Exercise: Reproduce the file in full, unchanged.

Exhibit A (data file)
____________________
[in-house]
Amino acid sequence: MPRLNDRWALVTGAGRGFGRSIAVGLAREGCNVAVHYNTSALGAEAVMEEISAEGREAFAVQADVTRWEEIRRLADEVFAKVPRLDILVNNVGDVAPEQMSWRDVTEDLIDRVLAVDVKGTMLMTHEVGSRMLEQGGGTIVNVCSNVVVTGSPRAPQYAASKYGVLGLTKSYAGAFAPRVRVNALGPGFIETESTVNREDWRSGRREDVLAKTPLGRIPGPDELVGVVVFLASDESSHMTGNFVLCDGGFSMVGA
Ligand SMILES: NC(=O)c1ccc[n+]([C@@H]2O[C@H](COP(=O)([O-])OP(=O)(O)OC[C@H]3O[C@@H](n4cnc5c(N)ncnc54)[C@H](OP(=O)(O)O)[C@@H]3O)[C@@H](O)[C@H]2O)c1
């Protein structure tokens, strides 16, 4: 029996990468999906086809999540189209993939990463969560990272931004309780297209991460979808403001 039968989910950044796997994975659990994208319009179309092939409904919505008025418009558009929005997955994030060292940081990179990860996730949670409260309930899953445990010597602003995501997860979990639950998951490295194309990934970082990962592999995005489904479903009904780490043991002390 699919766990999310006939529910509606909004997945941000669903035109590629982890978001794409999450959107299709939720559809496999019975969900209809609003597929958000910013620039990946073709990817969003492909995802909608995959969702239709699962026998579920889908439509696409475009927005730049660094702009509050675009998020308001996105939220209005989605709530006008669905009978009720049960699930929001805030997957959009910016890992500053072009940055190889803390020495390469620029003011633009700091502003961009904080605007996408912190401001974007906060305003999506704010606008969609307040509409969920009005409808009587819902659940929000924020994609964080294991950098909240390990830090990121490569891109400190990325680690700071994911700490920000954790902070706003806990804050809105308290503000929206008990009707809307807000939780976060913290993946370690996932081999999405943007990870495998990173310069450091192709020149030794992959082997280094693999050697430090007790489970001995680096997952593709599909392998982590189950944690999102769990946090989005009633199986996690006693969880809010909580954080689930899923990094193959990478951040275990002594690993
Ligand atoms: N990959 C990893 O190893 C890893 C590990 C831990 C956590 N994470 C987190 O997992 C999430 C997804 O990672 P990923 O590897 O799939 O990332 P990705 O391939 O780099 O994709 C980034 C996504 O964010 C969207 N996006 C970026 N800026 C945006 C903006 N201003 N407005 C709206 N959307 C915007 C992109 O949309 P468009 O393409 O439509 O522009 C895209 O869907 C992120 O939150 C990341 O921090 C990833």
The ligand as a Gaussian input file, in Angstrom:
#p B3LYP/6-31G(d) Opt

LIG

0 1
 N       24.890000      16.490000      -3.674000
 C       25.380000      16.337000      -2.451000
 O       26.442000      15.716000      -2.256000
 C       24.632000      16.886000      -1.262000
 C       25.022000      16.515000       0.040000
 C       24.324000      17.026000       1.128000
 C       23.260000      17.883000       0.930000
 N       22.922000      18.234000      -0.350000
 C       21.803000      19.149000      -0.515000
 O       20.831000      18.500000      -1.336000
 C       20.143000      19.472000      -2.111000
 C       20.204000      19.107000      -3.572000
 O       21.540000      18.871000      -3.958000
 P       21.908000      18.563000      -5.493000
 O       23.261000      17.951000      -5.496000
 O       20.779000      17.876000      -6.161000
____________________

[in-house]
Amino acid sequence: MPRLNDRWALVTGAGRGFGRSIAVGLAREGCNVAVHYNTSALGAEAVMEEISAEGREAFAVQADVTRWEEIRRLADEVFAKVPRLDILVNNVGDVAPEQMSWRDVTEDLIDRVLAVDVKGTMLMTHEVGSRMLEQGGGTIVNVCSNVVVTGSPRAPQYAASKYGVLGLTKSYAGAFAPRVRVNALGPGFIETESTVNREDWRSGRREDVLAKTPLGRIPGPDELVGVVVFLASDESSHMTGNFVLCDGGFSMVGA
Ligand SMILES: NC(=O)c1ccc[n+]([C@@H]2O[C@H](COP(=O)([O-])OP(=O)(O)OC[C@H]3O[C@@H](n4cnc5c(N)ncnc54)[C@H](OP(=O)(O)O)[C@@H]3O)[C@@H](O)[C@H]2O)c1
């Protein structure tokens, strides 16, 4: 029996990468999906086809999540189209993939990463969560990272931004309780297209991460979808403001 039968989910950044796997994975659990994208319009179309092939409904919505008025418009558009929005997955994030060292940081990179990860996730949670409260309930899953445990010597602003995501997860979990639950998951490295194309990934970082990962592999995005489904479903009904780490043991002390 699919766990999310006939529910509606909004997945941000669903035109590629982890978001794409999450959107299709939720559809496999019975969900209809609003597929958000910013620039990946073709990817969003492909995802909608995959969702239709699962026998579920889908439509696409475009927005730049660094702009509050675009998020308001996105939220209005989605709530006008669905009978009720049960699930929001805030997957959009910016890992500053072009940055190889803390020495390469620029003011633009700091502003961009904080605007996408912190401001974007906060305003999506704010606008969609307040509409969920009005409808009587819902659940929000924020994609964080294991950098909240390990830090990121490569891109400190990325680690700071994911700490920000954790902070706003806990804050809105308290503000929206008990009707809307807000939780976060913290993946370690996932081999999405943007990870495998990173310069450091192709020149030794992959082997280094693999050697430090007790489970001995680096997952593709599909392998982590189950944690999102769990946090989005009633199986996690006693969880809010909580954080689930899923990094193959990478951040275990002594690993
Ligand atoms: N990959 C990893 O190893 C890893 C590990 C831990 C956590 N994470 C987190 O997992 C999430 C997804 O990672 P990923 O590897 O799939 O990332 P990705 O391939 O780099 O994709 C980034 C996504 O964010 C969207 N996006 C970026 N800026 C945006 C903006 N201003 N407005 C709206 N959307 C915007 C992109 O949309 P468009 O393409 O439509 O522009 C895209 O869907 C992120 O939150 C990341 O921090 C990833």
The ligand as a Gaussian input file, in Angstrom:
#p B3LYP/6-31G(d) Opt

LIG

0 1
 N       24.890000      16.490000      -3.674000
 C       25.380000      16.337000      -2.451000
 O       26.442000      15.716000      -2.256000
 C       24.632000      16.886000      -1.262000
 C       25.022000      16.515000       0.040000
 C       24.324000      17.026000       1.128000
 C       23.260000      17.883000       0.930000
 N       22.922000      18.234000      -0.350000
 C       21.803000      19.149000      -0.515000
 O       20.831000      18.500000      -1.336000
 C       20.143000      19.472000      -2.111000
 C       20.204000      19.107000      -3.572000
 O       21.540000      18.871000      -3.958000
 P       21.908000      18.563000      -5.493000
 O       23.261000      17.951000      -5.496000
 O       20.779000      17.876000      -6.161000